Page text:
Pattern shape/casting strength

Discussion in 'Pattern making' started by Petee716, Mar 16, 2019.

  1. Petee716

    Petee716 Gold Banner Member

    I'm planning on recasting my compound slide from my 12" Seneca Falls lathe in cast iron. A close look at the toolpost holder and just a glance at the dovetails tells the story. Busted and beyond repair. It's part of my effort to get this guy up and running.
    http://forums.thehomefoundry.org/index.php?threads/new-lathe-project.368/
    There is at least one other part that needs to be recast but that will be pretty straightforward and will be covered in the main thread.
    The cross slide will be cast in a general form and will then be machined to fit. I have the machinery and tooling to do it and will have experienced guidance to help me with it.
    The question is about the shape of the pattern around the toolpost holder where it transitions into the main shape of the casting. I have made a 2 part pattern that consists of 2 rectangular blocks a bit over dimension with draft and dowels. I have no desire to make the body curved for aesthetic purposes but I'm wondering if the curves that were cast into the original part were to enhance its strength and rigidity. The part has obviously failed but not at the area in question.
    I'm guessing that it really wont make much difference but I thought I'd throw it out there.



    20180701_181250.jpg

    20180701_181302.jpg

    Pete
     
  2. ESC

    ESC Silver Banner Member

    I'm guessing it's just the way they made them in the day.
    The break occurred away from that area and was probably from overhang and a long reach with the tool holder.
    What does that part weigh?
     
  3. Petee716

    Petee716 Gold Banner Member

    It's a bit over 6lbs. That's undoubtedly an over hang break. After the first break and repair it probably never fit right again so likely continued to take a beating. Judging from other signs of breakage and repairs elsewhere on the machine it's clear that this lathe spent many years quietly weeping.
     
  4. Melterskelter

    Melterskelter Gold Banner Member

    I think the top slide is awfully thin in the web between the dovetails where the tool post attaches (if I have the pics figured out correctly). If you can aesthetically stand deviating from the original design, I would be inclined to thicken that web to between 150 and 200% of the original design. That would, of course, elevate the point at which a tool post would attach. But that might not matter if using wedge type quick change toolpost instead of a lantern. If this is a user lathe, a QCTP is soooo much more useful than a lantern. I would only consider a lantern for a display lathe.

    Denis
     
  5. HT1

    HT1 Silver Banner Member

    unless you are more Knowledgeable then the original Engineer/ designer, do not change anything . alot of design elements that are thought of as ornamental had a purpose , changes in material and techniques made the older designs obsolete in many cases, but if you dont know, dont experiment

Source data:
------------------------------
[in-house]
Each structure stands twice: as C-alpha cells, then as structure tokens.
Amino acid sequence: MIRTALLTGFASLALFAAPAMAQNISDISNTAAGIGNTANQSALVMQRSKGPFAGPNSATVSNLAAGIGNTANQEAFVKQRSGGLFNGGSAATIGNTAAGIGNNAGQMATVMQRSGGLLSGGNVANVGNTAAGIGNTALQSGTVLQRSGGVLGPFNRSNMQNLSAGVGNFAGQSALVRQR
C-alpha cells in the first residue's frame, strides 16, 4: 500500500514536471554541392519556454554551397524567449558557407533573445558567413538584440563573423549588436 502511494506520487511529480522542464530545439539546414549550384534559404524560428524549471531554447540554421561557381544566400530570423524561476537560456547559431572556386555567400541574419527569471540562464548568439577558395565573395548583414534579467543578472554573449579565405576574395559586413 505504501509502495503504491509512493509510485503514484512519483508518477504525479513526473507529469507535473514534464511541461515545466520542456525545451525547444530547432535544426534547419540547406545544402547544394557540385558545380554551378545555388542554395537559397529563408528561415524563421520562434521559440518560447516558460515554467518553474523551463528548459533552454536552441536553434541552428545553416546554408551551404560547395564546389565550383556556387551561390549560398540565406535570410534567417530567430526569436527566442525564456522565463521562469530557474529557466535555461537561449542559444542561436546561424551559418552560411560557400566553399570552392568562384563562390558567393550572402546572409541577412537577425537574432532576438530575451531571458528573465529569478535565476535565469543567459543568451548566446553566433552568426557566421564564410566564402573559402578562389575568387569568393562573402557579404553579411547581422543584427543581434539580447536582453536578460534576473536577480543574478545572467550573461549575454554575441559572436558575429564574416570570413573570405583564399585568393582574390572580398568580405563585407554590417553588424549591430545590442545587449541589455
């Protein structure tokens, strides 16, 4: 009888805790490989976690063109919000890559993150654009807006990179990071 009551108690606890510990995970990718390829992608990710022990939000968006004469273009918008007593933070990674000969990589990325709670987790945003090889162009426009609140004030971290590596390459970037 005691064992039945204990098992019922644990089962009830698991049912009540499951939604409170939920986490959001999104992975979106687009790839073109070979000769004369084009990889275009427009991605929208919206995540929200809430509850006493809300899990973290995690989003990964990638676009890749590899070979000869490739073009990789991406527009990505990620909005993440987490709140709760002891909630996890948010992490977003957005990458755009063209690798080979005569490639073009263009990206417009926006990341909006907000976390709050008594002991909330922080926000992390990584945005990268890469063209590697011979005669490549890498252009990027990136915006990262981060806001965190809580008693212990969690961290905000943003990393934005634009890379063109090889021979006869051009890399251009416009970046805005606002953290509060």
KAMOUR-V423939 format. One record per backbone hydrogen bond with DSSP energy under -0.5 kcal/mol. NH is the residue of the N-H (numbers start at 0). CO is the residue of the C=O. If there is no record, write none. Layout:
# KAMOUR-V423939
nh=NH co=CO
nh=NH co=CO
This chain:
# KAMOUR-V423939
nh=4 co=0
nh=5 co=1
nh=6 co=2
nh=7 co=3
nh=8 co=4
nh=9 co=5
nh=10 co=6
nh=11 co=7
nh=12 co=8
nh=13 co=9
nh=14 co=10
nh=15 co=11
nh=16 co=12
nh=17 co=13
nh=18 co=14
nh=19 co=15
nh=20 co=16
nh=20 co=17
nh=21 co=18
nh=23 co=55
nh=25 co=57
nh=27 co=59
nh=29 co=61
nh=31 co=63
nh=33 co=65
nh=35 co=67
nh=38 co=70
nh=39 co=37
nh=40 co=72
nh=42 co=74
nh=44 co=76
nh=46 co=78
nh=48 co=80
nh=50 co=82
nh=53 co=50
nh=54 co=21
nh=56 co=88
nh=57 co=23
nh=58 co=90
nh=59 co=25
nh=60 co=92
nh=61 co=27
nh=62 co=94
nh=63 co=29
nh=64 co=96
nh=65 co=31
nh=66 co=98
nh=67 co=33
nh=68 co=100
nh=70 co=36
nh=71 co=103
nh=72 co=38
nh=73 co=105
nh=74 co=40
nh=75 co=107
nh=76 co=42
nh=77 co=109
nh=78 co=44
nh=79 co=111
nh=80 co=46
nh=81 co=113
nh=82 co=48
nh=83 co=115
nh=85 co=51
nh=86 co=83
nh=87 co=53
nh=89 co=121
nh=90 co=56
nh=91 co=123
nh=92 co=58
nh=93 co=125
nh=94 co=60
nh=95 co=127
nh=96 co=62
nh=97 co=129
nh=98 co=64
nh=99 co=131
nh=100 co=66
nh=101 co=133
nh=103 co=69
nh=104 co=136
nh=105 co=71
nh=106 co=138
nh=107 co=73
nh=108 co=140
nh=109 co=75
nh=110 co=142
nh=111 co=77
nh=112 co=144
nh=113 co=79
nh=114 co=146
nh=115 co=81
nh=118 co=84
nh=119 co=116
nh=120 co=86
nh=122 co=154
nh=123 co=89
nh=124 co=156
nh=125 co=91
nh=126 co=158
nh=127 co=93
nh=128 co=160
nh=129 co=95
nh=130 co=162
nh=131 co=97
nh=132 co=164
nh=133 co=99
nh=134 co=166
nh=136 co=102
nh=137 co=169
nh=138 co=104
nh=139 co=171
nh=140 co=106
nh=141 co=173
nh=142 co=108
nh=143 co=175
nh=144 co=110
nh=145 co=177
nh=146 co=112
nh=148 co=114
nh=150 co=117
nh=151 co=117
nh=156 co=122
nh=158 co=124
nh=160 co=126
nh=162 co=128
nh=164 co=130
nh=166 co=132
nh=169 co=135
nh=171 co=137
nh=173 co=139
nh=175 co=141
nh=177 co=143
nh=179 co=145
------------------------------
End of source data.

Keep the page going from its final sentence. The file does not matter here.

V/r HT1
     
  6. DavidF

    DavidF Administrator Staff Member Banner Member

    I would certainly be looking for a way to get rid of that pre determined break point...
     
  7. Melterskelter

    Melterskelter Gold Banner Member

    Back when that lathe was designed and cast WCTP’s did not exist so allowance for the height of a lantern had to be maintained. If you mock-up/borrow an AXA toolpost and check to see the cutter height can be made to be on the centerline you will not regret the added meat of increasing the web thickness. But as originally designed it brok and I would think it will easily break again if so cast. Absolute worst case of too thick web is a half hour extra milling time to remove metal from a too thick web. But it will be harder to add metal after casting. ;-)

    Denis
     
  8. Petee716

    Petee716 Gold Banner Member

    I'm listening carefully to all of this. Others I have spoken to have given me the same advice as HT1. Respecting that advice is why I'm casting it instead of just milling it out of steel. Damage to the gears or spindle bearings would mean the end of the road for the machine, but boy that is awful thin isn't it?
     
  9. DavidF

    DavidF Administrator Staff Member Banner Member

    Is this a flat belt machine??
     
  10. PatJ

    PatJ Silver

    But some folks here are design engineers, and it is completely in the realm of what we can do to redesign the part and make it better.

    .
     
  11. Petee716

    Petee716 Gold Banner Member

    Yes

    20180625_205124.jpg
     
  12. Melterskelter

    Melterskelter Gold Banner Member

    There may indeed be design engineers here, but I’m not one of them.

    I am surmising that the argument for not bringing that part up to what I would (based only on experience and intuition but no formal engineering training) think would be intended-use-appropriate strength is that by leaving weak it could be a sort of break-away safety link that might protect the gear train of the lathe? Is that the advice you’ve gotten?

    Denis
     
  13. DavidF

    DavidF Administrator Staff Member Banner Member

    chances are that the compound was broken off when it crashed into the chuck, just dont do that and it should be fine no matter what.. But I would still beef it up... I hate that over hang it has...
     
    dtsh likes this.
  14. Melterskelter

    Melterskelter Gold Banner Member

    Agree with DavidF. Another factor against its scanty design is that flimsiness (and overhang which can’t as easily be corrected) strongly promote chatter of the tool. That will not be a fun lathe as designed to do much parting off! And taking a modest cut simply turning stock will be challenging due to chatter. Making it stouter will diminish flexion and the increased mass will counter oscillation/chatter.